Characterising the ground level concentrations of harmful organic and inorganic substances released during major industrial fires, and implications for human health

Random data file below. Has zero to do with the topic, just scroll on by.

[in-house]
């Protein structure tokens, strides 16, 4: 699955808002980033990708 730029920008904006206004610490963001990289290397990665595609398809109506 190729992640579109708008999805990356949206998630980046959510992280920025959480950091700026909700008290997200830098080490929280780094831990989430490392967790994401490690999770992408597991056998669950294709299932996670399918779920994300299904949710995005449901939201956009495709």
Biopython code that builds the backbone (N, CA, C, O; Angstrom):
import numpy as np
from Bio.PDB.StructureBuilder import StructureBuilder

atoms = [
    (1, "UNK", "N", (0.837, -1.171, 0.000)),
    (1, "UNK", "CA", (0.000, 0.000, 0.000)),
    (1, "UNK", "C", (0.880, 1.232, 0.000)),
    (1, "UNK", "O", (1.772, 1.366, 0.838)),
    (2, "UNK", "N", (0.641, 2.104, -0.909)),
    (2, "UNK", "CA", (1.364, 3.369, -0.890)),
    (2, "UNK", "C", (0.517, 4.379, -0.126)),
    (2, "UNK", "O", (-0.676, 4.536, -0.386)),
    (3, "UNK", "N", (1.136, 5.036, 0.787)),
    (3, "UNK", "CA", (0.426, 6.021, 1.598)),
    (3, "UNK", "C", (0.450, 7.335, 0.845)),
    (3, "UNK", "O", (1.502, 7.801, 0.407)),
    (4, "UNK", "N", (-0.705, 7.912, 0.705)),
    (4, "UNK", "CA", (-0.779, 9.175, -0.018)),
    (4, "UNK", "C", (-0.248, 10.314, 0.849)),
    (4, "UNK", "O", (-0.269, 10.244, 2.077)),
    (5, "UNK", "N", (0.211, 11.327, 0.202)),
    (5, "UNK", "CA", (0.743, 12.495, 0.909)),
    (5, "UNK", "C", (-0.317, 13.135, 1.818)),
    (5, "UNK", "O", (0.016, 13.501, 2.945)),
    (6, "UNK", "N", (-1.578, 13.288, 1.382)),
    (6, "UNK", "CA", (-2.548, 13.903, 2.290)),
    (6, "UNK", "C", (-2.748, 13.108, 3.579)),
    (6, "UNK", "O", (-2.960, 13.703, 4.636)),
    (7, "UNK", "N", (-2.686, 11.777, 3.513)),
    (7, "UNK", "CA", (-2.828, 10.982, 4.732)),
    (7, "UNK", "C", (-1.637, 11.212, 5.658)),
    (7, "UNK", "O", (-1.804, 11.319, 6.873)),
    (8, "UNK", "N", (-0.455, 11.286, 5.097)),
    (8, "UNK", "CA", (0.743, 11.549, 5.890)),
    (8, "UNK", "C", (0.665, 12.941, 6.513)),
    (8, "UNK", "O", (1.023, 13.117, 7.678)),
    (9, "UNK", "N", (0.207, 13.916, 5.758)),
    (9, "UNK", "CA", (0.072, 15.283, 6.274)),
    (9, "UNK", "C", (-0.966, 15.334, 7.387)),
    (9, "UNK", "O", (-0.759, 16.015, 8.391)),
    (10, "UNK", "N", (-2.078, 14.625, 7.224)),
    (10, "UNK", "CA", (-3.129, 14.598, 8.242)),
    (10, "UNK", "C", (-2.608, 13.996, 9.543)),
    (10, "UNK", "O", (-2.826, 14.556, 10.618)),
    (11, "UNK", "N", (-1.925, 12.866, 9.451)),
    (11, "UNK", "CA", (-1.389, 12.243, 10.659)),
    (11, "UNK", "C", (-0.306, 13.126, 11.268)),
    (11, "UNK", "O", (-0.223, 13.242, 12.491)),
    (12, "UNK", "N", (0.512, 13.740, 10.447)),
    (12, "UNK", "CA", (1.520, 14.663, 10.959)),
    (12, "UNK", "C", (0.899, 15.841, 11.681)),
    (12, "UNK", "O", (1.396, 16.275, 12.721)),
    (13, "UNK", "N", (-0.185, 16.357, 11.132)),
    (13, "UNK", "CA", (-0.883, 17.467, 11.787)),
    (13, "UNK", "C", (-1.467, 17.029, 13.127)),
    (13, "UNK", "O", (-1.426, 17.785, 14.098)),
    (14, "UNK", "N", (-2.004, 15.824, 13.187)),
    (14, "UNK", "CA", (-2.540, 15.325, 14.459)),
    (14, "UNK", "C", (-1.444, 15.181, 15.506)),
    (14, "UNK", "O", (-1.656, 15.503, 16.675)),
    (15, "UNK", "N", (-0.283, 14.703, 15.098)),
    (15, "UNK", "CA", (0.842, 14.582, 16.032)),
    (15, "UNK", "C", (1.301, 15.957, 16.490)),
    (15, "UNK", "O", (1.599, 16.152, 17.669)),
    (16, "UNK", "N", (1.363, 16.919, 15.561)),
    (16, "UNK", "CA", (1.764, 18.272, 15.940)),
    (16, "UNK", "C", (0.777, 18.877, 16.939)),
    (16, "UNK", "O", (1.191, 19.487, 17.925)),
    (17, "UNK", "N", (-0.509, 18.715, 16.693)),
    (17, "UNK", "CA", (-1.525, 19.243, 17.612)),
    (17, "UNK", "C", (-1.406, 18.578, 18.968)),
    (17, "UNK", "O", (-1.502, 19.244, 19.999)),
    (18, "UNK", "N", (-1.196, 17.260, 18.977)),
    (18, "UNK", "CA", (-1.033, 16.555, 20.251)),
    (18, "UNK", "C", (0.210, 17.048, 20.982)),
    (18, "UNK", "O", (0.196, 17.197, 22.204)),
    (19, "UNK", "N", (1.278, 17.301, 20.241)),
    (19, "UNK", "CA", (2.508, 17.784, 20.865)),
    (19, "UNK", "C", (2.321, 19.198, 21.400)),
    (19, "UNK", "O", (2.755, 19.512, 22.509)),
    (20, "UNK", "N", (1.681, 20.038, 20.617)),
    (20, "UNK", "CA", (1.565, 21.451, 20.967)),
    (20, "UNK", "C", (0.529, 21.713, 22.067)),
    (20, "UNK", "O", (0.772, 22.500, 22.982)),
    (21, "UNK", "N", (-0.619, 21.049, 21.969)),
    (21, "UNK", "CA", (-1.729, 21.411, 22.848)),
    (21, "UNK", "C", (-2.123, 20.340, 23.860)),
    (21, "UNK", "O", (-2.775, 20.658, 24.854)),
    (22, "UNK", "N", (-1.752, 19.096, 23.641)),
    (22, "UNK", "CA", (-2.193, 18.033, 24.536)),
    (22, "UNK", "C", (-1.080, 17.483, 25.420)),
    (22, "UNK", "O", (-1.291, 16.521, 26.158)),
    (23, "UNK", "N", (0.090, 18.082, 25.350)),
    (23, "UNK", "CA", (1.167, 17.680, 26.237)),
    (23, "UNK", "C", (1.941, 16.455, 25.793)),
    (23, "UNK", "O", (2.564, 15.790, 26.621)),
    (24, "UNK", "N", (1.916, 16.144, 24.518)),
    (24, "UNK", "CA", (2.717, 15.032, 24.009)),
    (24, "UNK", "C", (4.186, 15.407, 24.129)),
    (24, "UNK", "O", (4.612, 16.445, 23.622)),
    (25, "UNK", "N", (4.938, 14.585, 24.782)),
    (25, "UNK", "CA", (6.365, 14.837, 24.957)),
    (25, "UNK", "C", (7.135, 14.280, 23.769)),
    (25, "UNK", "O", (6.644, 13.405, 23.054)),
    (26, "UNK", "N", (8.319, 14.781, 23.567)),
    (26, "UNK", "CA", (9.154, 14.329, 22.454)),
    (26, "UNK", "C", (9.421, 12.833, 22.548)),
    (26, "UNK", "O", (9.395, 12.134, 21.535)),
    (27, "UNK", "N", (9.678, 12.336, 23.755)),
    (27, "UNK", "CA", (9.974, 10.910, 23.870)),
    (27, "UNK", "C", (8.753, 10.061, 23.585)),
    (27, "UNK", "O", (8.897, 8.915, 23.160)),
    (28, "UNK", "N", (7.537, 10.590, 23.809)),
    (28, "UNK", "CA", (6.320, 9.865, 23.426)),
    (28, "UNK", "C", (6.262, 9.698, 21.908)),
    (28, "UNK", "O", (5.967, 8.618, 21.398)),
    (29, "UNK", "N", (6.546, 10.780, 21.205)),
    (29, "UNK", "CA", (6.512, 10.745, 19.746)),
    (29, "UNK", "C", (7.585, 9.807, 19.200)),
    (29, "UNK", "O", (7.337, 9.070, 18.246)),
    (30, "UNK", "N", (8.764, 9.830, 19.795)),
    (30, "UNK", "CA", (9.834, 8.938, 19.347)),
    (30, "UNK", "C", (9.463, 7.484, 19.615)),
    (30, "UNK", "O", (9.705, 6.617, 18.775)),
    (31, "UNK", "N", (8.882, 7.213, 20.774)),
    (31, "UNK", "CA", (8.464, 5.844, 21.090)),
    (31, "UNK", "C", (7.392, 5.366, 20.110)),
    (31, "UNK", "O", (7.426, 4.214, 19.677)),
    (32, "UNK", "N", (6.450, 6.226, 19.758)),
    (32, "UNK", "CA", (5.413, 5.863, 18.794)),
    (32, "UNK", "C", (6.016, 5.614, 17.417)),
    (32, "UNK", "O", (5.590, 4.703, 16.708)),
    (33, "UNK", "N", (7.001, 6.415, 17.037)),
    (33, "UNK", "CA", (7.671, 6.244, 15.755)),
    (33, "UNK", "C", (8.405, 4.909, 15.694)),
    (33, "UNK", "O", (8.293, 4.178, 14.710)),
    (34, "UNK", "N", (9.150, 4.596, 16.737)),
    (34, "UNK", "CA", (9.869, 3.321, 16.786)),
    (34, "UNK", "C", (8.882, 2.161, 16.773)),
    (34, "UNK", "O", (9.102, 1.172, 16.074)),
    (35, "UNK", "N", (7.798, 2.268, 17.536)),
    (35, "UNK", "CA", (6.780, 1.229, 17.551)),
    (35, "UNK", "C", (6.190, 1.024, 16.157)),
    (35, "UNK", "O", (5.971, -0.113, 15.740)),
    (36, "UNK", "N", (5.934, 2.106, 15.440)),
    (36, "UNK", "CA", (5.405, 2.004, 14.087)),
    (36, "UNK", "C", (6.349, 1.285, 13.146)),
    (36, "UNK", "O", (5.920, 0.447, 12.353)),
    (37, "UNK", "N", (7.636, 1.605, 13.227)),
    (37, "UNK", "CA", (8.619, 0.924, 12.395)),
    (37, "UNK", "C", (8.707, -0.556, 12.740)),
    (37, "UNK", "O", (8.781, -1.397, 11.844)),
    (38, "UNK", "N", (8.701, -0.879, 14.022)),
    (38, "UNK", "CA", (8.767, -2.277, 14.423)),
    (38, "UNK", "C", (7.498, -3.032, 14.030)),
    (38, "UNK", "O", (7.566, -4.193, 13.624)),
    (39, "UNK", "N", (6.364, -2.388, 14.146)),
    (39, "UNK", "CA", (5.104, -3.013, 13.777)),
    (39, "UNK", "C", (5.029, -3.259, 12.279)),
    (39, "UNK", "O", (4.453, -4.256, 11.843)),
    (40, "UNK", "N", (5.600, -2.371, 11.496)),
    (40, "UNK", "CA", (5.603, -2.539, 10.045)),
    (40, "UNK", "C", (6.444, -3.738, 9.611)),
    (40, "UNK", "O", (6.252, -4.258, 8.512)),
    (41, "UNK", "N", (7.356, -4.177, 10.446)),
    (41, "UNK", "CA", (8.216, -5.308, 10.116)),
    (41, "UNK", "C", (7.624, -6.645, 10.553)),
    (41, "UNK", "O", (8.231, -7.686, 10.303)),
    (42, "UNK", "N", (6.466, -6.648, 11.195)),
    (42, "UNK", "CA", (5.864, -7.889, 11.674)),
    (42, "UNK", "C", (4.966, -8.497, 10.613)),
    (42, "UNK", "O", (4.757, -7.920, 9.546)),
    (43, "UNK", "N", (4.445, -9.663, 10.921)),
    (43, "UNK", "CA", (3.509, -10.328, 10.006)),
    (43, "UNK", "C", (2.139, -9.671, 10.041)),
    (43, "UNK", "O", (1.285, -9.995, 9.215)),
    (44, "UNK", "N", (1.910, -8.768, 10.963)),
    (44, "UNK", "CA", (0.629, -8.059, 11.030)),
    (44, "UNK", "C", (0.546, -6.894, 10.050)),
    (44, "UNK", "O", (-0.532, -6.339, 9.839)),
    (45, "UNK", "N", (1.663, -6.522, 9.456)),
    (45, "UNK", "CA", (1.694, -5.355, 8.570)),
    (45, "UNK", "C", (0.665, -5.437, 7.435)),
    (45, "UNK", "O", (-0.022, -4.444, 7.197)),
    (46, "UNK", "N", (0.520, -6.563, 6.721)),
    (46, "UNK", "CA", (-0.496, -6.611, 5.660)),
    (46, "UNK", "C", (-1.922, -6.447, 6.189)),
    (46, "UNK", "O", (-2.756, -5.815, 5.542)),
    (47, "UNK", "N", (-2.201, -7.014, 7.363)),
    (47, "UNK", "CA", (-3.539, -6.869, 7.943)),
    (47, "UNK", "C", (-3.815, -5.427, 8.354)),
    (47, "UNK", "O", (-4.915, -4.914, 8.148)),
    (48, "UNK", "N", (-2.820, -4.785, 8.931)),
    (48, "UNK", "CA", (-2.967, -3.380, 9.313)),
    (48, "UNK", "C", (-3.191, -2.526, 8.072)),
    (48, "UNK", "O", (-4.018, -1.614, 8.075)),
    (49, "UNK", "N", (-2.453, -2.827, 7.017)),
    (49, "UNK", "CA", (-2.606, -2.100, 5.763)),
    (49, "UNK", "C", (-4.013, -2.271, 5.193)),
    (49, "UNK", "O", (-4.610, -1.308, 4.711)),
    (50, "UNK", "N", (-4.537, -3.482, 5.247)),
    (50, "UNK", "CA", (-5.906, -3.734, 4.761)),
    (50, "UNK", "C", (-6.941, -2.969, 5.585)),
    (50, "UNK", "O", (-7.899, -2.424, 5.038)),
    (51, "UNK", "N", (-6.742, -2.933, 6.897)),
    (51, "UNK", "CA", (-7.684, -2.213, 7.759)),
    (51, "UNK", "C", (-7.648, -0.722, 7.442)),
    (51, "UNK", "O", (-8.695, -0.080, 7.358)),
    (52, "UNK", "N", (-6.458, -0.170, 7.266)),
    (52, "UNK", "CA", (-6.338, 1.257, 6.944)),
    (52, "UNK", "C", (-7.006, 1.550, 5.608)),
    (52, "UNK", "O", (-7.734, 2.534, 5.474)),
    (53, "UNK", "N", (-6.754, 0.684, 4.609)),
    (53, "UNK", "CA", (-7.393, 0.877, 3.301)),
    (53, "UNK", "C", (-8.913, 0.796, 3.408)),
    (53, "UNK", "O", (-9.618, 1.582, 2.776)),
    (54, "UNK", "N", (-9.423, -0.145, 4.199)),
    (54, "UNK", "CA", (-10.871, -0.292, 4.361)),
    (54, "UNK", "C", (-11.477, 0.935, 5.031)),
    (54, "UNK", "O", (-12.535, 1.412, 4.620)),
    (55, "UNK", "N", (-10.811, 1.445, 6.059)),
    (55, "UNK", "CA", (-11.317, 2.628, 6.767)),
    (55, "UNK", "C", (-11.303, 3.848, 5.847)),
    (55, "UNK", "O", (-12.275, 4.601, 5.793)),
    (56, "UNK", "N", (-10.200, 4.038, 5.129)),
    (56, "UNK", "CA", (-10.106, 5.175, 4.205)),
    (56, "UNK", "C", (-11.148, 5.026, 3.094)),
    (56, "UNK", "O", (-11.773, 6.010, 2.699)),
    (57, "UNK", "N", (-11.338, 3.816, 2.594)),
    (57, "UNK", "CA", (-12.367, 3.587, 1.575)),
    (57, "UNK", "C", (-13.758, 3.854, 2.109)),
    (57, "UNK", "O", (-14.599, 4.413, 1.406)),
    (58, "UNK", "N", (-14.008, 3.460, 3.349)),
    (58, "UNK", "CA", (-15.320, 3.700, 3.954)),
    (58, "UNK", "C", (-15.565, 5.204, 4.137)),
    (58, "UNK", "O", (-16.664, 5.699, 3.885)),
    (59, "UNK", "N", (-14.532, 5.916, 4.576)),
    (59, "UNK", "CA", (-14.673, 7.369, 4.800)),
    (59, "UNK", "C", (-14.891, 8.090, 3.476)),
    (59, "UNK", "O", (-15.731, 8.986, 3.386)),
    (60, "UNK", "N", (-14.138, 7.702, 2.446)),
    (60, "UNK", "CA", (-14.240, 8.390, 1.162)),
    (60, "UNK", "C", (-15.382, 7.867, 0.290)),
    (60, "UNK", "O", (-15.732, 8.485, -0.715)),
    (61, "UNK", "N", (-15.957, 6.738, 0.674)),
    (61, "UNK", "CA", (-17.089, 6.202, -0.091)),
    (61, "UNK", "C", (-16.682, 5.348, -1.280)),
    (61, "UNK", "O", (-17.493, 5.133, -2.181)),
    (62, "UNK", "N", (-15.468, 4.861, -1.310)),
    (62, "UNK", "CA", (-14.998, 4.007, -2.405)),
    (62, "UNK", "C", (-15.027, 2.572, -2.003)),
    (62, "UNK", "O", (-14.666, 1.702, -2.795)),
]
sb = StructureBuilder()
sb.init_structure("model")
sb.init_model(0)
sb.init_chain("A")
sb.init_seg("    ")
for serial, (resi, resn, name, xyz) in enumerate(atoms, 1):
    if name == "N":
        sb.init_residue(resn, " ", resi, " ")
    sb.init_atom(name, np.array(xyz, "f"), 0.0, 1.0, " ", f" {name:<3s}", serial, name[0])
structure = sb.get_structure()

We report on the concentration ranges and combustion source-related emission profiles of organic and inorganic species released during 34 major industrial fires in the UK. These episodic events tend to be acute in nature and demand a rapid public health risk assessment to indicate the likely impact on exposed populations. The objective of this paper is to improve our understanding of the nature, composition and potential health impacts of emissions from major incident fires and so support the risk assessment process. Real world monitoring data was obtained from portable Fourier Transform Infrared (FTIR) monitoring (Gasmet DX-4030/40) carried out as part of the UK’s Air Quality in Major Incidents service. The measured substances include carbon monoxide, sulphur dioxide, nitrogen dioxide, ammonia, hydrogen chloride, hydrogen bromide, hydrogen fluoride, hydrogen cyanide, formaldehyde, 1,3-butadiene, benzene, toluene, xylenes, ethyl benzene, acrolein, phosgene, arsine, phosphine and methyl isocyanate. We evaluate the reported concentrations against Acute Exposure Guideline Values (AEGLs) and Emergency Response Planning Guidelines (ERPGs), as well as against UK, EU and WHO short-term ambient guideline values. Most exceedances of AEGL or ERPG guideline values were at levels likely only to cause discomfort to exposed populations (hydrogen cyanide, hydrogen chloride, hydrogen fluoride and formaldehyde), though for several substances the exceedances could have potentially given rise to more serious health effects (acrolein, phosphine, phosgene and methyl isocyanate). In the latter cases, the observed high concentrations are likely to be due to cross-interference from other substances that absorb in the mid-range of the infrared spectrum, particularly when the ground level plume is very concentrated.